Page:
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UVM's future comes at a price

Win more. Spend less.

The two edicts came down at the University of Vermont a month apart last year and now are fully entangled and playing out together in a vice president's office on the hill. UVM athletics have reached a junction. Life around Patrick Gymnasium is over as we've known it.

The school will announce soon it is cutting several of its 27 varsity sports to relieve a burdened athletic budget that needs to be $350,000 lighter. The cuts come as the university sets about on an image makeover, with athletics a key player. Campus poobahs have discovered the concept of selling the school through its sports teams, and winners sell a lot better than losers, brother.

"We've got a great story to tell," said Tom Crowley, the school's new assistant athletic director for development. He trumpets the fact UVM's athletes have higher grade-point averages and better graduation rates than the student body at large, statistics he calls the "Halley's Comet" of Division I sports nationwide.

"There's one thing missing, and that's winning," he said. "The winning is what's going to get you the attention, get you some kid in West Bupkus, Ill., to read about us in USA Today and say 'Oh, UVM.' And now, he's going to apply. Now multiply that by thousands."

Such wisdom is debatable. UVM knocking off Stony Brook is hardly the stuff of Doug Flutie or Phi Slamma Jamma. Winning the America East Conference rarely translates into a spot in the Top 25. But if you concede the school's profile will be raised from success on the field, you also must concede winning doesn't come cheaply. Fielding 27 teams on a $5 million shoestring is no way to do it. You want to beat Clarkson occasionally? You want to be more than a spectator come March Madness? That'll cost you. More scholarships. Better facilities. More full-time coaches.

The school says something has to give, so men's and women's gymnastics probably are goners. Volleyball and swimming, too. Maybe cross country and golf. Possibly field hockey and track. Those teams don't make headlines and highlights, they don't generate revenue and most of them don't win very often. If UVM hockey and basketball and soccer and skiing are to do more, those Cats have to go. That is the cost of the winning business, says UVM.

The loss of those programs won't register on the scoreboard. Women's volleyball lost 86 matches the past four years and the swimming and gymnastics teams are glorified club sports at best. Cut golf and the only immediate fallout is that nine kids now have to call for tee times.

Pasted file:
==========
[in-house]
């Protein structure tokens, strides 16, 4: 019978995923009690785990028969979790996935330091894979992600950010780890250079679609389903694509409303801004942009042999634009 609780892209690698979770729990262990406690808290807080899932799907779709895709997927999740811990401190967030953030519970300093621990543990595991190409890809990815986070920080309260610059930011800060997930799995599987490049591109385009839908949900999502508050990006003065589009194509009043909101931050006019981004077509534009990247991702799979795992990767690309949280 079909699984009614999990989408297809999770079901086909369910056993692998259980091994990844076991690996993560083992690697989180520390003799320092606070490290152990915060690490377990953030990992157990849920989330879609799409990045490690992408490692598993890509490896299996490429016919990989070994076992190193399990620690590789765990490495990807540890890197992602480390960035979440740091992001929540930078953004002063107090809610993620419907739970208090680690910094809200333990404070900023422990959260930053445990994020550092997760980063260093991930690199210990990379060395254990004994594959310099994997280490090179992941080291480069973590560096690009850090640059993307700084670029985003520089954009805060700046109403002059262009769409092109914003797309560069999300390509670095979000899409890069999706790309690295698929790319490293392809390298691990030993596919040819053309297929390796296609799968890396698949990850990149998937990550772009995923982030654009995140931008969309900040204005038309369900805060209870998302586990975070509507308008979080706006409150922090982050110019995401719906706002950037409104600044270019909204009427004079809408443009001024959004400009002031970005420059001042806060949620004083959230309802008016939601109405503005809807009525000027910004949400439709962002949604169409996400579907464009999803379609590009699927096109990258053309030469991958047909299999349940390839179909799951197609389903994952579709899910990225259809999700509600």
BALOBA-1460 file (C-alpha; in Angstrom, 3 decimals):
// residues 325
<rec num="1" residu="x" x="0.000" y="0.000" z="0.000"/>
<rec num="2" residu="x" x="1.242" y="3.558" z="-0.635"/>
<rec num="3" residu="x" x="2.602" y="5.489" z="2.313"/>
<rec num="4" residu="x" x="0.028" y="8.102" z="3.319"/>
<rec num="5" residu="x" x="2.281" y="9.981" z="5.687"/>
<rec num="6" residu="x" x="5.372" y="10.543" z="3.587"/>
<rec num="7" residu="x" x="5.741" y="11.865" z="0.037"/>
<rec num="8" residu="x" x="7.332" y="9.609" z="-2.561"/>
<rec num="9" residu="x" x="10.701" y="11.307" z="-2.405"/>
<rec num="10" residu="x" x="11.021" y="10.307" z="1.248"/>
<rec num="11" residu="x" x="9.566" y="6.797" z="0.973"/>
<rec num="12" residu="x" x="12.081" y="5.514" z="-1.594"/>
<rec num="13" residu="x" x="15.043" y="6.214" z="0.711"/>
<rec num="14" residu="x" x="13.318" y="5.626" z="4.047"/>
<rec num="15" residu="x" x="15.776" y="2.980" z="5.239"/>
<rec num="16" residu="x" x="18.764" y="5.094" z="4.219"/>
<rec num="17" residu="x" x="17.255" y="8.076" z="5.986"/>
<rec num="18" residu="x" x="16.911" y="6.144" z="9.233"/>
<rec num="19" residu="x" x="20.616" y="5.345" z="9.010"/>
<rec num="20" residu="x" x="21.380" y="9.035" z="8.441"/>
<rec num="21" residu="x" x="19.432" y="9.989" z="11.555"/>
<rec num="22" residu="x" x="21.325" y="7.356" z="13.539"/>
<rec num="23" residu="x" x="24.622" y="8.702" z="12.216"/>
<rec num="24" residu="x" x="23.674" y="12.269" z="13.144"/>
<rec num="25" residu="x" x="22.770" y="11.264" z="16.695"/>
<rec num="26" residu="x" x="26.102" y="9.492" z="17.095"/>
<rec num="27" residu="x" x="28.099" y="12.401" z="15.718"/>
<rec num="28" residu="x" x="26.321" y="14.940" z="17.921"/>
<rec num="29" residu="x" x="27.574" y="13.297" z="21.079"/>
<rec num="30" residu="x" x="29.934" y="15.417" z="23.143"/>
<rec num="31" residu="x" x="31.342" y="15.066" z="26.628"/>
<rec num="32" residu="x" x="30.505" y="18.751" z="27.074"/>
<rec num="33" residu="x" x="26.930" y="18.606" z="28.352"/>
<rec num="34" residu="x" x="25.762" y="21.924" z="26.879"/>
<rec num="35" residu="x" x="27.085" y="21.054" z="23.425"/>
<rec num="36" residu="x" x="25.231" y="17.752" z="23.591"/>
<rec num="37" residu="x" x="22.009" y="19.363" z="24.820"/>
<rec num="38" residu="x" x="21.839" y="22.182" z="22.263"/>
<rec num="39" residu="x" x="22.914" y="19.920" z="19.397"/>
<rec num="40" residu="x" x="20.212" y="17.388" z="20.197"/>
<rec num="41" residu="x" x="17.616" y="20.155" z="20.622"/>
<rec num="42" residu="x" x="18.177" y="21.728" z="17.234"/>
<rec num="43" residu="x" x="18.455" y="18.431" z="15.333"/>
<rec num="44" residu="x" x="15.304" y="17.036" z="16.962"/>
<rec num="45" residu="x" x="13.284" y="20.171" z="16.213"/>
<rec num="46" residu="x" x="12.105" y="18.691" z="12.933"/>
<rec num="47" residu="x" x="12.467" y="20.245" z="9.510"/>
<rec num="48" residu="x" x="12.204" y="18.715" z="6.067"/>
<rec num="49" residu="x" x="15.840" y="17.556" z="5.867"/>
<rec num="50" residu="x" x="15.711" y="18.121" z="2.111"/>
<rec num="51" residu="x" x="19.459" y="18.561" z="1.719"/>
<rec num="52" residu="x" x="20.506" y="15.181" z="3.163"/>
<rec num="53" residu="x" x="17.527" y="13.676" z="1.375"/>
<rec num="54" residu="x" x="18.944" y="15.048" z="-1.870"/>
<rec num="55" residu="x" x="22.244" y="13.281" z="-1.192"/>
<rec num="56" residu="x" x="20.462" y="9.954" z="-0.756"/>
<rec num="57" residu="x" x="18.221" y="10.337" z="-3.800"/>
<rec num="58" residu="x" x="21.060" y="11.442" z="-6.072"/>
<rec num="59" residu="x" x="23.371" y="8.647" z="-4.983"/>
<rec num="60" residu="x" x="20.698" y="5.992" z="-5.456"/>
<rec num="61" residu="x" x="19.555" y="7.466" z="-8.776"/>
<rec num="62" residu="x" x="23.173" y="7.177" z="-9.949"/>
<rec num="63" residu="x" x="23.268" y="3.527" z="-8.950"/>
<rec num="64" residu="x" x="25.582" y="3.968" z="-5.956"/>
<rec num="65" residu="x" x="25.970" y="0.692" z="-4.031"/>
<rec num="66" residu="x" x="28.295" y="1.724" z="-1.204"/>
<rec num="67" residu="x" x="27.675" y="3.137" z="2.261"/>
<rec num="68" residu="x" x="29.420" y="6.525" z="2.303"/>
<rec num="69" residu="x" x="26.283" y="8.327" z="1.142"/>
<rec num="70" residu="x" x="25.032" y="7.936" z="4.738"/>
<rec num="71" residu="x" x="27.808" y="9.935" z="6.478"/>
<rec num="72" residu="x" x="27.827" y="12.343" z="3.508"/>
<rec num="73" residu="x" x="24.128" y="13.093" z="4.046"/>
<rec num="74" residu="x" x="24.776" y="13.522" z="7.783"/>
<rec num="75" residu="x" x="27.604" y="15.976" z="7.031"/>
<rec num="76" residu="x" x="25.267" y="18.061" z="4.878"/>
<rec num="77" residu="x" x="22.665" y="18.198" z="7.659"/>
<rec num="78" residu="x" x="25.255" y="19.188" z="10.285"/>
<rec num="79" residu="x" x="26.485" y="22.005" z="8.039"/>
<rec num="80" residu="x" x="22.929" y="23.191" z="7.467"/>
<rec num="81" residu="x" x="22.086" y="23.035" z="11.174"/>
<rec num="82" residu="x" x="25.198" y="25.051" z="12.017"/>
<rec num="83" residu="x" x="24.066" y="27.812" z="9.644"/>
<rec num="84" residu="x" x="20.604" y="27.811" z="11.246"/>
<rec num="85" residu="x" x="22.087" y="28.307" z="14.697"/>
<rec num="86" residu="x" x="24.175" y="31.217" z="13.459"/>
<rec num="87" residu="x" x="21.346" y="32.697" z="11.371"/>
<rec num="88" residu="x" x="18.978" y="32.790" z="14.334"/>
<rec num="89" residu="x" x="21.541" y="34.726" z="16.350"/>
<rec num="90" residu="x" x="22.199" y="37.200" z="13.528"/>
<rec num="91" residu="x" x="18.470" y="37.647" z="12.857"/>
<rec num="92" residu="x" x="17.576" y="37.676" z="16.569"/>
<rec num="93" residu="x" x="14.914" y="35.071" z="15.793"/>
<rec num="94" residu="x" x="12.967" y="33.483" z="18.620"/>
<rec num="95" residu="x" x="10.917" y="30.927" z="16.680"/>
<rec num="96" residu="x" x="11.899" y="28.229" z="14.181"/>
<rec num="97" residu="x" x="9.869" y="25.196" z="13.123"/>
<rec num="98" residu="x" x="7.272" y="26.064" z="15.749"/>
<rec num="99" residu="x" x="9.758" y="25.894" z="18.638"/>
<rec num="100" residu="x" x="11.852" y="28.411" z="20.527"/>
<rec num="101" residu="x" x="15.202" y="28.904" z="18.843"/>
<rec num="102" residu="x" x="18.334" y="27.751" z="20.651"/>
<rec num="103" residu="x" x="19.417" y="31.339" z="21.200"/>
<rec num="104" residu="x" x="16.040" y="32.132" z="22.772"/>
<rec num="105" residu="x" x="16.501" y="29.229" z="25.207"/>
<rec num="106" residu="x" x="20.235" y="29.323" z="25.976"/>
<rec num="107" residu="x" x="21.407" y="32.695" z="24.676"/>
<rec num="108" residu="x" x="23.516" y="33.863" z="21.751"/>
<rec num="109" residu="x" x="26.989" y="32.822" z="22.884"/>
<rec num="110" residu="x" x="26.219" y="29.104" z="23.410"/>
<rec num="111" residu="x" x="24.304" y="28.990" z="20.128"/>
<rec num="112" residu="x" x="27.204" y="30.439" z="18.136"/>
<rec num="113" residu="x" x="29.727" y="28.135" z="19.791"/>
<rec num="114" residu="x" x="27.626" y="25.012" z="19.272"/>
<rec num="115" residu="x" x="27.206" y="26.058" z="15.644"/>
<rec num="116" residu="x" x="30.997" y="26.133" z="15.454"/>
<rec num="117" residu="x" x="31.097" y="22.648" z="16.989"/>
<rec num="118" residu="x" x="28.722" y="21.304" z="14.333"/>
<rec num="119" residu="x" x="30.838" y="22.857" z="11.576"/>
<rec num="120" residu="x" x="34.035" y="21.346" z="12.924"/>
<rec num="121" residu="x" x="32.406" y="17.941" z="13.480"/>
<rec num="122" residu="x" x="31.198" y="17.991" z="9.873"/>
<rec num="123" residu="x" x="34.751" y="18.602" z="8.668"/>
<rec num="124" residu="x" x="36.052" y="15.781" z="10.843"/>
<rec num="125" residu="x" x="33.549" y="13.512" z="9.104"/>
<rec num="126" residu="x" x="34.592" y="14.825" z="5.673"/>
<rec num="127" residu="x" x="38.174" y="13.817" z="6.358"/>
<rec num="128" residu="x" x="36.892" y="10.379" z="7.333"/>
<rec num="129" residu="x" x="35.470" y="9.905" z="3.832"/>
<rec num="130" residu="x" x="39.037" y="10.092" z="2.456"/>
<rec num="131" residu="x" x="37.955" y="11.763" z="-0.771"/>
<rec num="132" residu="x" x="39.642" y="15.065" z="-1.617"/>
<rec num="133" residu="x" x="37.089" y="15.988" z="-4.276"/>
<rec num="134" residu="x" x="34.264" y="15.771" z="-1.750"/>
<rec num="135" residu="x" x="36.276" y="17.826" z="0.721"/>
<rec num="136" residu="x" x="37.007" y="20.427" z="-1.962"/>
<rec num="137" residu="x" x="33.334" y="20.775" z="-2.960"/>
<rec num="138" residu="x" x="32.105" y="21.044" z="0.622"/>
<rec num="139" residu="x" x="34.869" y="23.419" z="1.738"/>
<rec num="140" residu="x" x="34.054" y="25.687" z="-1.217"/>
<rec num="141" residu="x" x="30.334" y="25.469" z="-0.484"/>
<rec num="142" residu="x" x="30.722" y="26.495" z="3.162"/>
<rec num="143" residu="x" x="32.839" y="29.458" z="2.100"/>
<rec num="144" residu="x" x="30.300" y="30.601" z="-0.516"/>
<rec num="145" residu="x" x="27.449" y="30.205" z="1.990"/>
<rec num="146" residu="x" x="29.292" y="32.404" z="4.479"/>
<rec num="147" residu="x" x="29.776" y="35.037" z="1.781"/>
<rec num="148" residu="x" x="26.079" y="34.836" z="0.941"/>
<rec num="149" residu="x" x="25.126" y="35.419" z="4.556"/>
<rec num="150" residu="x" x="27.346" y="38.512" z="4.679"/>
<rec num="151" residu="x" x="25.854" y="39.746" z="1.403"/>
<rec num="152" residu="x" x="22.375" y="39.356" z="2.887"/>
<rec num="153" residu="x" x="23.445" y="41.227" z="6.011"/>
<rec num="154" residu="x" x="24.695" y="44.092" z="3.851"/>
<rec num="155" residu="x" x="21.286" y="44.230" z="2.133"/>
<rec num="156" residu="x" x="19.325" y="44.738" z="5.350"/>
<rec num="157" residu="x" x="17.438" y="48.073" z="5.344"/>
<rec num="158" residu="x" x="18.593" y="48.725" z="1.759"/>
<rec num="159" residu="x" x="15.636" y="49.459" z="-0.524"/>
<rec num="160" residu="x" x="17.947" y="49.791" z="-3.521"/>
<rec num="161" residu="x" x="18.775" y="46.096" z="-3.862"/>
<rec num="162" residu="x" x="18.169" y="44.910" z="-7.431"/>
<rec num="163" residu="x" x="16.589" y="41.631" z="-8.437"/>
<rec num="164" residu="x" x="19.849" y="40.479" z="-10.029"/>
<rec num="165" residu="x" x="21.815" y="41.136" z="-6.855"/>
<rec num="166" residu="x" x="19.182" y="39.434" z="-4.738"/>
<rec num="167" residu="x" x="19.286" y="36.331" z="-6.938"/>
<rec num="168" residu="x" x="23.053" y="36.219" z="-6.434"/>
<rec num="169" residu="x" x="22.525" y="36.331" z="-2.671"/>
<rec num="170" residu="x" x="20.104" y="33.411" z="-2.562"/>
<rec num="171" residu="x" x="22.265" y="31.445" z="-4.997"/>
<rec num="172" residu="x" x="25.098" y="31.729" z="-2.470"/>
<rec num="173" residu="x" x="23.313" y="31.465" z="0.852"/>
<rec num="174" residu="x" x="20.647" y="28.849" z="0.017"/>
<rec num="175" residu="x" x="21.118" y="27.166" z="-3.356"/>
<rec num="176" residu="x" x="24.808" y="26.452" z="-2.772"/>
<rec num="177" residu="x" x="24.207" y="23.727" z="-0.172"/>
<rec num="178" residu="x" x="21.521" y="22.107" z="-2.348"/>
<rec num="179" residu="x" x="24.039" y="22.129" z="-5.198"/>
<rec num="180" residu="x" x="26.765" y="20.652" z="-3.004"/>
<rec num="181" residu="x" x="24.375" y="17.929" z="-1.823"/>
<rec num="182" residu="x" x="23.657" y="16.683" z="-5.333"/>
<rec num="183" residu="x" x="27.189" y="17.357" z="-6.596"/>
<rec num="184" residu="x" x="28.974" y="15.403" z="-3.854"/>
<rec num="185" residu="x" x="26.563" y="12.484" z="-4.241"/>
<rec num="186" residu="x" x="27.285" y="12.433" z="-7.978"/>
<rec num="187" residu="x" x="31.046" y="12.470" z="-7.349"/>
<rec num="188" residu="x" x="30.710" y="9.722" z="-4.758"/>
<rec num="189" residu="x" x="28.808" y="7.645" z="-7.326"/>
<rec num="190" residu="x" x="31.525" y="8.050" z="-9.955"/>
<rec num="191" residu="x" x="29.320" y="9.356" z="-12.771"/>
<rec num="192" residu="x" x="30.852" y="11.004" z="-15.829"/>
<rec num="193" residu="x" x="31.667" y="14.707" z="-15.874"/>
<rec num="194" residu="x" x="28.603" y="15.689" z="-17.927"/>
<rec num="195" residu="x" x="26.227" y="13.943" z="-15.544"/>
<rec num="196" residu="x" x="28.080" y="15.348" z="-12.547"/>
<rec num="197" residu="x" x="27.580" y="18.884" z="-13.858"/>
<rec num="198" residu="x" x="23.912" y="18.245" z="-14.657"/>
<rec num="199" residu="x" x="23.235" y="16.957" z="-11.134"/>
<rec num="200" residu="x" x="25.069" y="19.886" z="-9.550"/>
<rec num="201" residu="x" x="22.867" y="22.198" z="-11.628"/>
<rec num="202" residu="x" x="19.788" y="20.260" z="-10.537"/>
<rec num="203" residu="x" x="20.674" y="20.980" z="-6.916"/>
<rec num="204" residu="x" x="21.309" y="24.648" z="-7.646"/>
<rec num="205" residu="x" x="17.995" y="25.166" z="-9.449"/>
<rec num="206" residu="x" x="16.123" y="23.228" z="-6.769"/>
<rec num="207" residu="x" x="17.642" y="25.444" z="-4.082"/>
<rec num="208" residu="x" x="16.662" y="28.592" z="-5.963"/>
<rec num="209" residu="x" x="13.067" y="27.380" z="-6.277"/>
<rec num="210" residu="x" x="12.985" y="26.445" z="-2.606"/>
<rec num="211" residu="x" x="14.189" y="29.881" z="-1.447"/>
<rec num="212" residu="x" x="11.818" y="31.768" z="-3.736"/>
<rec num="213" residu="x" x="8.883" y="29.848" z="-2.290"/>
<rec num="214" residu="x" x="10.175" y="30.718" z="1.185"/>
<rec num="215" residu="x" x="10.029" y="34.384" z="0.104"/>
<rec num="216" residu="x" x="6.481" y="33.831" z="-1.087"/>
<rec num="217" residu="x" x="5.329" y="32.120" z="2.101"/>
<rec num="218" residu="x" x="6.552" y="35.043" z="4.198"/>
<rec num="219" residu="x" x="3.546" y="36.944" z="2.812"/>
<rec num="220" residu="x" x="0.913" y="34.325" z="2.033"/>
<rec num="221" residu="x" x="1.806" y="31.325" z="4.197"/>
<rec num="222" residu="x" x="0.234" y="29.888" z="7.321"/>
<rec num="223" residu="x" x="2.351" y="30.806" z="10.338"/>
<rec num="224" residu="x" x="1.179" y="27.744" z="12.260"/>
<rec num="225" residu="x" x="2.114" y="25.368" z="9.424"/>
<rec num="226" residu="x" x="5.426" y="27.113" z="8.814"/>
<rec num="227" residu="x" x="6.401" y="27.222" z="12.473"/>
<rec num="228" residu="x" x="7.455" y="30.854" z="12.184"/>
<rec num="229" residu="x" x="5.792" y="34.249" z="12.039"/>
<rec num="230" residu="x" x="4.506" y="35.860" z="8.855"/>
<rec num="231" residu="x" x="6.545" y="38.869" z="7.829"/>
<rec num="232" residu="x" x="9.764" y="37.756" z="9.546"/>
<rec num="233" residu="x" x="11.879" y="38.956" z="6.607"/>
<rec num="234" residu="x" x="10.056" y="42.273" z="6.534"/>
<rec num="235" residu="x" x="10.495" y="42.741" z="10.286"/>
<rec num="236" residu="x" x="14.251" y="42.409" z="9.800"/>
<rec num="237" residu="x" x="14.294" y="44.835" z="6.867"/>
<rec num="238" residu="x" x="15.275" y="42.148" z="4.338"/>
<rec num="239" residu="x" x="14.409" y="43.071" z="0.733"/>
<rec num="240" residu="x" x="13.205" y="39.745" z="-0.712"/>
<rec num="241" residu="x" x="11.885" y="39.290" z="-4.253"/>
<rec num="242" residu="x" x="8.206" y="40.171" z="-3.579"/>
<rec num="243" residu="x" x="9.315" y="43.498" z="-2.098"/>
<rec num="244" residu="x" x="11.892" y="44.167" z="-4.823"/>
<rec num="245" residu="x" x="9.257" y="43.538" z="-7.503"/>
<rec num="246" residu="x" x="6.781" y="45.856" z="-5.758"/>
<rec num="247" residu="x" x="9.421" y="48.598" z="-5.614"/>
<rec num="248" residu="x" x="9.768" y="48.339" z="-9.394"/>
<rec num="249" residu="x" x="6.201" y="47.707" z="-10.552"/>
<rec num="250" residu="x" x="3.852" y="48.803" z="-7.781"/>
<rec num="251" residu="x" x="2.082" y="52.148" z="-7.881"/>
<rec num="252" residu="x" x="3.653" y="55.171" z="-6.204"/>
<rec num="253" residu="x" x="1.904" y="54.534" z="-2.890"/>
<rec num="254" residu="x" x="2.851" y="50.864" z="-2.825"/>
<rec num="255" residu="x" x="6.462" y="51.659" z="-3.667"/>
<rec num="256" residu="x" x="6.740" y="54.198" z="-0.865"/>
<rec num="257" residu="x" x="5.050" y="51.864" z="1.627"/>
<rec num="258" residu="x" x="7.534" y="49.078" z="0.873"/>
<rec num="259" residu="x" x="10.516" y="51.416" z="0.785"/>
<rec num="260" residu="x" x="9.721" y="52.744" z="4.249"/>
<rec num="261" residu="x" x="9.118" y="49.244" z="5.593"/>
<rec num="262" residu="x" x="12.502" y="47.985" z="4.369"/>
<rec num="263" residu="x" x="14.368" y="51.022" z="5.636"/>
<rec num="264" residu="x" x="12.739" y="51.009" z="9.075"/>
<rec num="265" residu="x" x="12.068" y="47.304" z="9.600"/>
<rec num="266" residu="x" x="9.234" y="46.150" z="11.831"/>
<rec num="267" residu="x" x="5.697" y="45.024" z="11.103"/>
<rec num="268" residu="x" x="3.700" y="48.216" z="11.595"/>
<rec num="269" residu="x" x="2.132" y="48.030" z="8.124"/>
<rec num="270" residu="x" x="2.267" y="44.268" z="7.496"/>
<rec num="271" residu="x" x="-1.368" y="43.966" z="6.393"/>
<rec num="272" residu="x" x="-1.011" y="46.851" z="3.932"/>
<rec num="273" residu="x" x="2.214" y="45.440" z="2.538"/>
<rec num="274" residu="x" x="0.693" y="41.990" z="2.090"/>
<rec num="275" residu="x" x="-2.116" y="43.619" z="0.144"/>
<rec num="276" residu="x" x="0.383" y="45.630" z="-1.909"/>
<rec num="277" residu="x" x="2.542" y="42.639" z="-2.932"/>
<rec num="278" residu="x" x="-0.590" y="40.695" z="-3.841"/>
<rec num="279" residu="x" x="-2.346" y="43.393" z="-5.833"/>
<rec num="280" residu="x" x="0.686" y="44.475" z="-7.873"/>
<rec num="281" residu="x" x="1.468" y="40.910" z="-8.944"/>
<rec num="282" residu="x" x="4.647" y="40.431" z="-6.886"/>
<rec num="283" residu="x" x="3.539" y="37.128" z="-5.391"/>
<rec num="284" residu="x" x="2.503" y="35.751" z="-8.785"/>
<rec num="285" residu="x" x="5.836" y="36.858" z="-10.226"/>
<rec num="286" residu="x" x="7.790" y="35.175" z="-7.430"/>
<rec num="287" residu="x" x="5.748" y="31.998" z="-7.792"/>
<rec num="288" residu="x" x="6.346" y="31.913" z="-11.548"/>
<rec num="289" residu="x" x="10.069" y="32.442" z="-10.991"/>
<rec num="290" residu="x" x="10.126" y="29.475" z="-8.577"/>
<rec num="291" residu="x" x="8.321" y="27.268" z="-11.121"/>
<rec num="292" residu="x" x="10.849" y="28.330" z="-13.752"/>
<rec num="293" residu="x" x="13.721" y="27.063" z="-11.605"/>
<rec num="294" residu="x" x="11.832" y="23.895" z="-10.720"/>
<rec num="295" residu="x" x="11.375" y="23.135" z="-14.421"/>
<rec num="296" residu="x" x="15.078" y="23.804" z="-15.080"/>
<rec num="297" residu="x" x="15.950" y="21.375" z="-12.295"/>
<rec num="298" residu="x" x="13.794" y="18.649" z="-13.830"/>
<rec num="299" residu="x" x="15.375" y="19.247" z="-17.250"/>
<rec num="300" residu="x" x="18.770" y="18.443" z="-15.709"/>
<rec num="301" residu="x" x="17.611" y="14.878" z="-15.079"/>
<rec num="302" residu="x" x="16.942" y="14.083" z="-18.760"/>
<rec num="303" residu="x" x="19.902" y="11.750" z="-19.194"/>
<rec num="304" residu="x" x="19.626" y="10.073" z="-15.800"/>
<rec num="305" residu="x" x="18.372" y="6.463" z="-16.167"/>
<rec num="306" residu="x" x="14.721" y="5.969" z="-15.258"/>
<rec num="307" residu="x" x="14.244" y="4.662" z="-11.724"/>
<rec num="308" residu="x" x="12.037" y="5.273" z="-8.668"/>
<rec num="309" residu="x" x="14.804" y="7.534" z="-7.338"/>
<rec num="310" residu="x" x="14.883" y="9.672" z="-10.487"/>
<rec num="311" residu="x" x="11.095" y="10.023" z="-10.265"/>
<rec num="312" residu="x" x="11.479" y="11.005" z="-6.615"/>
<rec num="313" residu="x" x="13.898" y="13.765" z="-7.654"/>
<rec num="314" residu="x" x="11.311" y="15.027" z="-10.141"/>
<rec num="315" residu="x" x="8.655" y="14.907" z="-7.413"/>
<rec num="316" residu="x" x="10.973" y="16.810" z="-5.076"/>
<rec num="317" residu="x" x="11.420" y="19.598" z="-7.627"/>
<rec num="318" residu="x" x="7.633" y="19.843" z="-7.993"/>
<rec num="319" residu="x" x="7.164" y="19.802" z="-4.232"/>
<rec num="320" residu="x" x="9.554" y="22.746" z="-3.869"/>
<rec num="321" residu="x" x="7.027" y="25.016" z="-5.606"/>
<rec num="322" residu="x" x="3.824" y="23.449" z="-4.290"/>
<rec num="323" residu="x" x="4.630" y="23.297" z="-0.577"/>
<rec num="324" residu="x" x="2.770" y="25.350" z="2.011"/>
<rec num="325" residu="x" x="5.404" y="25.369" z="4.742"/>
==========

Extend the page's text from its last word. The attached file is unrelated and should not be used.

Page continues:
The real price the school pays by cutting those teams is the elimination from the athletic department of the competitors who fill their rosters. They are the finest student-athletes on campus.

Those high GPAs Crowley touts? The women's cross-country team collectively pulled down a 3.38 last spring. Volleyball had a 3.37. Sixteen members of the track team earned a 3.6 or higher. The men's gymnastics team was named the academic national champion by the College Gymnastics Association last month after posting a team GPA of 3.398. Andrew Siebengartner, a golfer, is a classical civilizations major. He has a 4.0.

UVM's higher-profile teams aren't dolts, mind you. The women's ski team averaged a 3.3 and the women's basketball team, a 3.14. But eight of the top 13 performers in the classroom last spring were teams on the bottom rung of UVM's three-tiered hierarchy.

Their success extends beyond the classroom. Dana Albrycht lost his right leg to amputation when he was 11 months old but it never kept him out of the pool. He became a three-year letterwinner and a co-captain of the men's swim team. Last spring, he was honored with the school's Sunderland Trophy for persistence in overcoming obstacles.

A teammate of Albrycht's, Chris McLernon, won the Semans Award for leadership, loyalty and service. He carried a 3.48 in biology and made the conference academic honor roll four years running. McLernon spent the spring semester of his senior year coaching the Mount Abraham Union High School track team.

Nedim Vilogorac rediscovered tennis at UVM after fleeing civil war in his native Yugoslavia. Jake Galbreath set the indoor track record for the 200 meters and graduated first in his class with a 3.92 and an engineering degree.

Perhaps each of these students would have been part of the UVM community without their chosen sports. The school can only hope their kind will continue to be.

UVM promises the swimmers and gymnasts and tennis players won't die in vain. The money saved by their demise will be reinvested into the athletic department. Their sacrifice will be remembered each time the hockey team wins a game or the basketball team reaches the tournament. Their offering will be UVM's raised profile in the public consciousness.

"Some of the foot soldiers have to go. That's the price of war I guess," said men's basketball coach Tom Brennan. "The thing you hope is that some good comes out of it."

Some good must come out of it. Otherwise, the cost of doing business comes at too high a price.

Patrick Garrity is the Free Press Assistant Sports Editor. If you have a comment, please call 660-1868 or e-mail him at For past columns see

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